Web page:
Trump will not speak publicly at opening of Mississippi's Civil Rights Museum
Work crews rush to set up a stage beside the state's two newest museums, the Museum of Mississippi History and the Mississippi Civil Rights Museum on Dec. 7, 2017 in Jackson, Mississippi.Rogelio V. Solis / AP
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President Donald Trump will participate in a separate private event at the new Civil Rights Museum in Jackson, Mississippi, on Saturday morning, rather than in the public ceremony. The decision came after the president’s plan to attend the opening erupted into controversy.
The Mississippi Department of Archives and History and the White House agreed to have a separate event after a series of noteworthy civil rights leaders and speakers decided to boycott the event and local groups planned to protest.
Trump will tour the museum and speak at a private program in the morning, and the public ceremony will begin afterward.
"I think this was a diplomatic effort that will help solve this issue," said Mike Espy, a former Mississippi congressman and secretary of agriculture who served since the early 2000s on the state’s committee to establish the museum.
Several people who worked on the museum told NBC News they had no idea that Mississippi Gov. Phil Bryant had extended an invitation to the president, and only found out when Trump accepted the offer earlier this week. Multiple people close to the situation have said staff at the museum scrambled to address the security surrounding Trump's arrival alone, but that disorder grew as speakers dropped out of the event.
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Espy, who said he made a few phone calls to help smooth out the situation, commended the work of the Mississippi Department of Archives and History for scrambling to help resolve the controversy.
“The fact that the governor of Mississippi invited him was sort of a surprise to us on the committee,” said Espy. “We didn’t find out that the president had agreed to come until two or three days ago.”
Myrlie Evers-Williams, a civil rights activist and wife of activist Medgar Evers until his assassination by white supremacist Byron De La Beckwith in 1963, is one of the noted speakers who still plans to attend the public event, despite Trump's announcement. A source close to the Evers family told NBC News that Evers will attend the public ceremony, but will not take part in Trump’s private event.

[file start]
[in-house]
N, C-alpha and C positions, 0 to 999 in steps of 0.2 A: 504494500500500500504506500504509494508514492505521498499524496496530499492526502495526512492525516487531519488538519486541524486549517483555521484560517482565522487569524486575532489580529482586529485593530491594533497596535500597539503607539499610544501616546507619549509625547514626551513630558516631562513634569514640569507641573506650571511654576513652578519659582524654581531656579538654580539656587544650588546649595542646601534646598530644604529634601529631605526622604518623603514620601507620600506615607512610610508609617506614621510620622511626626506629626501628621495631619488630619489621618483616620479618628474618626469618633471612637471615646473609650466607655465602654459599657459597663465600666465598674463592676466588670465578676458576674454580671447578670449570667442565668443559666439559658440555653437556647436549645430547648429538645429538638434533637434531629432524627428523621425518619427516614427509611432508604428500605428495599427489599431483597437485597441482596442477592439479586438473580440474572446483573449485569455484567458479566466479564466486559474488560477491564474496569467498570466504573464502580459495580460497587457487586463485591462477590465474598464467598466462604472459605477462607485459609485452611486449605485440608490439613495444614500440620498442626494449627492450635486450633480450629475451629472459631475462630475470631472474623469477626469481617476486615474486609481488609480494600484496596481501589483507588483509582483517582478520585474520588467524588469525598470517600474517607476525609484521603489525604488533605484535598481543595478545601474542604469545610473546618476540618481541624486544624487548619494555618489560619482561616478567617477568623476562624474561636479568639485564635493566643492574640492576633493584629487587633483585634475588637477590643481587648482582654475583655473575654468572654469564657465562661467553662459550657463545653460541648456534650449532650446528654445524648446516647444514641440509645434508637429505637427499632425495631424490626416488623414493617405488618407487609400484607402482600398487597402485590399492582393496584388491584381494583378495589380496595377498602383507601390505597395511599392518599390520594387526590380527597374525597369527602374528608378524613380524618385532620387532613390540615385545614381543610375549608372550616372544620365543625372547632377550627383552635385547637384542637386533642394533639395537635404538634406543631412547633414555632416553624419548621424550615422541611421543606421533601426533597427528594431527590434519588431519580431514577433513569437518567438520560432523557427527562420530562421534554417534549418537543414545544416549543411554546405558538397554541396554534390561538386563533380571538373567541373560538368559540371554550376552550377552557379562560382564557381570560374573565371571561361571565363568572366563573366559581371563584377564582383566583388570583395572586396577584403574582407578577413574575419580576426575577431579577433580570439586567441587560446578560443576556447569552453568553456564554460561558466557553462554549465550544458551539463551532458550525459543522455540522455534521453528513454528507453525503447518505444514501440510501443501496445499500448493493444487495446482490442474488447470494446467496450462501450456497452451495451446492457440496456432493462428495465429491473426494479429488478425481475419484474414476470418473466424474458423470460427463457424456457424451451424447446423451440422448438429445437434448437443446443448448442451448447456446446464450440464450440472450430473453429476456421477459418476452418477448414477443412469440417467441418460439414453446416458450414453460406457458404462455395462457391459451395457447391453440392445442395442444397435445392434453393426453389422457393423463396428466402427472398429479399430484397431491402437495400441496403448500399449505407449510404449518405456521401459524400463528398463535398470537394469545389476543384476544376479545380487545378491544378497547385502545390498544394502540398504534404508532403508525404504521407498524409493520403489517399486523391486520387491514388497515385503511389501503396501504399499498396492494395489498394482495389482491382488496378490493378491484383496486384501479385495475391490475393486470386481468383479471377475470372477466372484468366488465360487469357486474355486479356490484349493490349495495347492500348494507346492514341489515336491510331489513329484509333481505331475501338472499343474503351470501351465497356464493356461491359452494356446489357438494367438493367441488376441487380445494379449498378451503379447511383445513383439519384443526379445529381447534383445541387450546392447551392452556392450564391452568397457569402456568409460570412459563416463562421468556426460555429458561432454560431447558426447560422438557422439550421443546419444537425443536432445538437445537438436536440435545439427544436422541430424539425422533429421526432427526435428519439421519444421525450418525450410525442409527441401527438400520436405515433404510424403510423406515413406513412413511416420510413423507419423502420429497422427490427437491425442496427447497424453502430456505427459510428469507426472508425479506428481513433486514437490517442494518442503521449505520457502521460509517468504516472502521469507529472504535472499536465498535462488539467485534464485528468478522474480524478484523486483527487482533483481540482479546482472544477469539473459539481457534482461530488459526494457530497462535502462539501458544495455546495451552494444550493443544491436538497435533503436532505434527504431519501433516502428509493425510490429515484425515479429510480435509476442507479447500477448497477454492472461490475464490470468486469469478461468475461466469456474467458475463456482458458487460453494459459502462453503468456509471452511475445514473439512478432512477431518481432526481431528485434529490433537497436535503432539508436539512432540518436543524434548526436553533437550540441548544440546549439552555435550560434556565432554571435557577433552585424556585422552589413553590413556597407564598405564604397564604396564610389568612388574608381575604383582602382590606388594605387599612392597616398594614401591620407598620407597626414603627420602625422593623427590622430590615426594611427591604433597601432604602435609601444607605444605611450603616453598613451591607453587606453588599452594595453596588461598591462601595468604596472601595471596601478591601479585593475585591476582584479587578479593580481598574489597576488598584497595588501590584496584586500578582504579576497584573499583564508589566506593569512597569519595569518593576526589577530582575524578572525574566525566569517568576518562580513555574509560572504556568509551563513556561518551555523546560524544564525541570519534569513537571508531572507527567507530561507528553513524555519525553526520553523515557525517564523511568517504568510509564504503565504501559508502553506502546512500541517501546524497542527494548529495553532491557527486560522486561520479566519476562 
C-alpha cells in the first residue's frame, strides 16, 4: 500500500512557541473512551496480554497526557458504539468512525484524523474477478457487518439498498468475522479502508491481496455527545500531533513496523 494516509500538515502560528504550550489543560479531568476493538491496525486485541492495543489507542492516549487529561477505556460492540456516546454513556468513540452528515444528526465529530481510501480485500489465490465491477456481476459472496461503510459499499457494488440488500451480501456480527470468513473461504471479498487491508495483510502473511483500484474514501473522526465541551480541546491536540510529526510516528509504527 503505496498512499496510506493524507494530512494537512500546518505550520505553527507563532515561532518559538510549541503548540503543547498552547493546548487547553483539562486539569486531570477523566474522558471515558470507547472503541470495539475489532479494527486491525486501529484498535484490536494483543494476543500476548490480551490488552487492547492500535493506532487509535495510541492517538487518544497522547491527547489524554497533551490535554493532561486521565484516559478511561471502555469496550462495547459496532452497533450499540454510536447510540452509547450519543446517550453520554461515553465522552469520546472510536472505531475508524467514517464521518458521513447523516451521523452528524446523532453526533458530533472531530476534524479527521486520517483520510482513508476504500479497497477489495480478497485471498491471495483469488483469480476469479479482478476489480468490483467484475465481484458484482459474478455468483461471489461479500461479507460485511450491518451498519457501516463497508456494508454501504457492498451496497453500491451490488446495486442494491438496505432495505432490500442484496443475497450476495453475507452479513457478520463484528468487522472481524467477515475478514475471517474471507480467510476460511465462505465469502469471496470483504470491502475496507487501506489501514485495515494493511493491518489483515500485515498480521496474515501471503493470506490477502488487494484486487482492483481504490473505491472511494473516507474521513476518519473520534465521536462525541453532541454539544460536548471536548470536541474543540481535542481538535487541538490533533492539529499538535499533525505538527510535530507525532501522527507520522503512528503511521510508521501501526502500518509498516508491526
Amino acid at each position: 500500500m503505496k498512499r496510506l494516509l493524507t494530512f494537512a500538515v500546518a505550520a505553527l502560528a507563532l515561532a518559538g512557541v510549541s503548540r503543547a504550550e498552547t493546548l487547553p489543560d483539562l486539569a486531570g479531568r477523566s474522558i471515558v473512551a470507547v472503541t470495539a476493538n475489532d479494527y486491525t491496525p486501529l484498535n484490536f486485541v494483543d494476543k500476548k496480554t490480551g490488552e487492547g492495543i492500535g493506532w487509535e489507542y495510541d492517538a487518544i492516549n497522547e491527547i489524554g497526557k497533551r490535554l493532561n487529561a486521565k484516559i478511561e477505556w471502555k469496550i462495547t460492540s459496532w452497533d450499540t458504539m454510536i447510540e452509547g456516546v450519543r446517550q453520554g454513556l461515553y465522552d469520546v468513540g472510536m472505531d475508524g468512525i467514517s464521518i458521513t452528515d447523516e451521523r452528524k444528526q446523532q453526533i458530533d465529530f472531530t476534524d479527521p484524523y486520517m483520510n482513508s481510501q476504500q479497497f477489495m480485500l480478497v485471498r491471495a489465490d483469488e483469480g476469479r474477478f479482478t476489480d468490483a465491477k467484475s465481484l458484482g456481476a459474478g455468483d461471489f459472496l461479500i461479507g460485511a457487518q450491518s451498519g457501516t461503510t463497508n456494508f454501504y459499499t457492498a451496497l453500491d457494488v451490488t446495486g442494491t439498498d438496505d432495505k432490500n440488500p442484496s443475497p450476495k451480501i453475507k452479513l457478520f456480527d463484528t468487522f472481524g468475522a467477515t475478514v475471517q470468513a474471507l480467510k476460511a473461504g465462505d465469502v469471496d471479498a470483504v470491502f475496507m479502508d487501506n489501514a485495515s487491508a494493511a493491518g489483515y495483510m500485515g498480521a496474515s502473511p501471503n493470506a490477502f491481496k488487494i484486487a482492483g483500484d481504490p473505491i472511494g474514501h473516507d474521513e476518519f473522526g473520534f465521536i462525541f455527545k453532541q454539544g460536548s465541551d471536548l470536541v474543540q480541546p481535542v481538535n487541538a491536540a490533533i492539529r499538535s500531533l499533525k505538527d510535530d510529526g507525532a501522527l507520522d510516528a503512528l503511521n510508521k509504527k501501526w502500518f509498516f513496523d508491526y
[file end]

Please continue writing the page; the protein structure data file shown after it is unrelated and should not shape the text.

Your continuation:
It is unclear whether she will address the controversy surrounding Trump's presence.
"Her intention is to speak from her heart about what the museum means to her, particularly during this period in American history," the source said.
Despite her decision to attend, a growing number of speakers, noteworthy Mississippians and civil rights heroes who were to be honored have decided to boycott the event because they believe Trump to be a divisive figure who stands in direct opposition to the symbolism of the event.
Civil rights leaders and congressmen John Lewis, D-Ga., and Bennie Thompson, D-Miss., said in a joint statement on Thursday that they decided to boycott the opening of the museum because Trump had decided to participate. Mayor Chokwe Lumumba, the young progressive leader of Jackson, joined in the boycott on Friday, and former Secretary of the Navy and Mississippi Gov. Ray Maybus also said earlier this week that he would not attend because of Trump's perceived “support of white supremacists and racism.”
Charles McLaurin, a noted leader in the civil rights movement who served as Fannie Lou Hamer’s campaign manager when she ran for Congress in 1964, said he planned to be in Jackson with his wife on Saturday.
"I’m going to be in Jackson and I’m going to find out what’s going with the black leadership, and I’ll follow that lead," McLaurin said.
Espy, who became the first black man to represent Mississippi since Reconstruction when he was elected to Congress in 1986, said he does not think Trump should come to the opening, but added that he still planned to be at the museum on Saturday "to support the dignity of the event itself."
"The president is going to be here for however long he's going to be here, but this civil rights museum will be here in perpetuity," Espy said. "It is what it is. I just don’t want it to be turned into a circus. It’s a very cerebral and solemn event celebrating the contributions of civil rights heroes and it shouldn’t be turned into a spectacle."
Phil McCausland is an NBC News reporter focused on the rural-urban divide.